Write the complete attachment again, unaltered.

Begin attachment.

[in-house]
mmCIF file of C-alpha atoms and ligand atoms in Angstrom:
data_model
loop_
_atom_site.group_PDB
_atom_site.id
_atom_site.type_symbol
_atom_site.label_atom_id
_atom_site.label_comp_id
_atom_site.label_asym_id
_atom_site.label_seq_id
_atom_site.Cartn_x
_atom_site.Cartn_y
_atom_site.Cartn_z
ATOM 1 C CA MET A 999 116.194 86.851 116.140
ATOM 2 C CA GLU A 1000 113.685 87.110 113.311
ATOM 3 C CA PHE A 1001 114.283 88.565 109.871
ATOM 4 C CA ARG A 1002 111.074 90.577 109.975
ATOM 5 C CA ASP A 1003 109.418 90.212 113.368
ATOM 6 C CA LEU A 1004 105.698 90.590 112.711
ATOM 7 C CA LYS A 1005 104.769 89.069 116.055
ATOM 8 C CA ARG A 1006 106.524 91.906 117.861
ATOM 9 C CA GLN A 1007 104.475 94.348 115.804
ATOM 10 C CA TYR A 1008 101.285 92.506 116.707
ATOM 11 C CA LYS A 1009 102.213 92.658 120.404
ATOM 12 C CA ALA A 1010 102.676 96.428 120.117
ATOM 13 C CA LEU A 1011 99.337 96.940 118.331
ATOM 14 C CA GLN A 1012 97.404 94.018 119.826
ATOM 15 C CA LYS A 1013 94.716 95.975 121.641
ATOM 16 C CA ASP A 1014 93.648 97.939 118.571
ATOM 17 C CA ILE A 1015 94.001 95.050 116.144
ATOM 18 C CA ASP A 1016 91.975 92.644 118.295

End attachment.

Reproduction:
[in-house]
mmCIF file of C-alpha atoms and ligand atoms in Angstrom:
data_model
loop_
_atom_site.group_PDB
_atom_site.id
_atom_site.type_symbol
_atom_site.label_atom_id
_atom_site.label_comp_id
_atom_site.label_asym_id
_atom_site.label_seq_id
_atom_site.Cartn_x
_atom_site.Cartn_y
_atom_site.Cartn_z
ATOM 1 C CA MET A 999 116.194 86.851 116.140
ATOM 2 C CA GLU A 1000 113.685 87.110 113.311
ATOM 3 C CA PHE A 1001 114.283 88.565 109.871
ATOM 4 C CA ARG A 1002 111.074 90.577 109.975
ATOM 5 C CA ASP A 1003 109.418 90.212 113.368
ATOM 6 C CA LEU A 1004 105.698 90.590 112.711
ATOM 7 C CA LYS A 1005 104.769 89.069 116.055
ATOM 8 C CA ARG A 1006 106.524 91.906 117.861
ATOM 9 C CA GLN A 1007 104.475 94.348 115.804
ATOM 10 C CA TYR A 1008 101.285 92.506 116.707
ATOM 11 C CA LYS A 1009 102.213 92.658 120.404
ATOM 12 C CA ALA A 1010 102.676 96.428 120.117
ATOM 13 C CA LEU A 1011 99.337 96.940 118.331
ATOM 14 C CA GLN A 1012 97.404 94.018 119.826
ATOM 15 C CA LYS A 1013 94.716 95.975 121.641
ATOM 16 C CA ASP A 1014 93.648 97.939 118.571
ATOM 17 C CA ILE A 1015 94.001 95.050 116.144
ATOM 18 C CA ASP A 1016 91.975 92.644 118.295